In today's fast-paced world, it is crucial to be prepared for disasters. Whether it be a natural disaster, civil unrest, or a major event, being prepared can mean the difference between life and death. The first step in preparing for disasters is understanding the different types of disasters and the potential threats they pose.
My thinking has always been, prepare today for disasters that WILL happen, and prepare tomorrow for disasters that MAY happen.
What will happen depends upon where you are located.
I used to live in Northern Ontario. There were a few emergencies that would hit each year. During the winter, ice storms and blizzards were the biggest hazard, and during the summer forest fires and wind storms (including the occasional tornado). These events would inevitably lead to power outages, and delays in deliveries to stores. When these went on for several days there could be shortages of food and gasoline in the local area.
While we were never affected by forest fires, we lived on a road named "Little Brule Road". Brule is French for "burn" and it got it's name from a former forest fire that swept through many years before. So it was definitely a possibility. And Northern Ontario had multiple forest fires each summer, that was a guarantee. It was just a question of would there be one in your area.
So those were the primary concerns living in Northern Ontario. You would have to make a list of the things in your region.
If you live in a city then you must include civil unrest. This is a general term when the populace grows violent. It has many causes. Shortages of food, water, and supplies can easily be caused by storms, power outages, terrorism and strikes. It does not take long before stores begin to run low on food. Having lived through numerous snow storms in Northern Ontario I can tell you that within the second day without deliveries, a mindful person will begin seeing store shelves getting bare. A normal person will notice that the store is out of their favourite type of bread, and think little of it. The mindful person will see that, and notice that the egg display is getting low, and they have run out of a certain size of milk. These are all signs that the deliveries are not coming in. Does that mean it's time to panic buy? Well, it shouldn't. You should have a supply of food at home just for this occasion. We always had at least a month's supply of food in the house, and never waited until our cupboards were empty before going shopping again. So you should already be prepared. But you should watch for these things, and now is the time to get any last minute food and supplies to tide you over for the next week. Tomorrow the store shelves will really start showing empty areas and "normal" people will begin noticing. That's when the panic buying will begin. You won't be at the store when that happens, you'll already be safe at home with the family taking the day off from work and school... "snow day, let's build snow men, snow forts, and hey, let's build an igloo!" Younger kids don't even need to know that you've gone into emergency mode. Teens may need to be told, but if you make it fun, it's doubtful you'll get many complaints.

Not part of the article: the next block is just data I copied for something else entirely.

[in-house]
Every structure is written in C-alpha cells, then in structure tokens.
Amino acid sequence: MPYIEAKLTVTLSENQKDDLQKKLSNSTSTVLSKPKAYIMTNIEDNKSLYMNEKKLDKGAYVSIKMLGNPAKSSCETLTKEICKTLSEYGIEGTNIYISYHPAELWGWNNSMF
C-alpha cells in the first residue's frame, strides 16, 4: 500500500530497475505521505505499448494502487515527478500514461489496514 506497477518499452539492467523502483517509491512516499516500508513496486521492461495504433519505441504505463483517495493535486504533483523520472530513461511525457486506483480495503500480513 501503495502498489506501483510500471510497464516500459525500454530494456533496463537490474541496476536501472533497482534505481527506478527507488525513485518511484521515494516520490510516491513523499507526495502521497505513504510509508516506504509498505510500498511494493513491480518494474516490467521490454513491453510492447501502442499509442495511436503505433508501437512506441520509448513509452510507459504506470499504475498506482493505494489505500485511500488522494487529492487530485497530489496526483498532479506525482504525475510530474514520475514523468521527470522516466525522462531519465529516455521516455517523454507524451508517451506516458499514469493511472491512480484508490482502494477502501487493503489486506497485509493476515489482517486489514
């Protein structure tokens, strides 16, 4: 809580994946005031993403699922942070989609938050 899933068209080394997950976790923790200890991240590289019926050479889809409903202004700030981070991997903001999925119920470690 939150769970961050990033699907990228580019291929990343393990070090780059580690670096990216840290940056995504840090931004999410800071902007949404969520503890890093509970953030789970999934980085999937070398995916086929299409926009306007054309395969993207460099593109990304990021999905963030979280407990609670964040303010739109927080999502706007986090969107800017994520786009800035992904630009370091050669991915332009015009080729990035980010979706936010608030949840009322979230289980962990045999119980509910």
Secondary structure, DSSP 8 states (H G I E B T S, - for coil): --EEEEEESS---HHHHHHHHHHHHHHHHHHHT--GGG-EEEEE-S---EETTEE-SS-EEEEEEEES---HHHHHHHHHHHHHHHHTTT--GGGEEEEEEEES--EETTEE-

Secondary threats are disasters that may not directly affect you, but could still have an impact on your area. For example, a prolonged riot in the city could drive people into the surrounding countryside, which can be a problem for those living in rural areas. In these situations, it is important to remain cautious and be prepared for potential dangers, but also to understand that the people seeking help may be regular folks just looking for shelter and food. Secondly, the disaster likely won't last forever. And when it's over, law and order will return. It would be pointless to have survived a disaster only to spend the rest of your life in prison.
Finally, there are lesser threats that should still be considered, such as economic collapse, war, and major events that could affect an entire country or group of countries. These types of disasters may not happen often, but they can have a significant impact on the lives of those affected.
In conclusion, being prepared for disasters is crucial, and it starts with understanding the different types of disasters and the potential threats they pose. From primary threats like winter storms and forest fires to secondary threats like civil unrest and potential migration, it is important to be informed and prepared. Don't wait until it's too late to start preparing, start today so that you can be ready for whatever comes your way.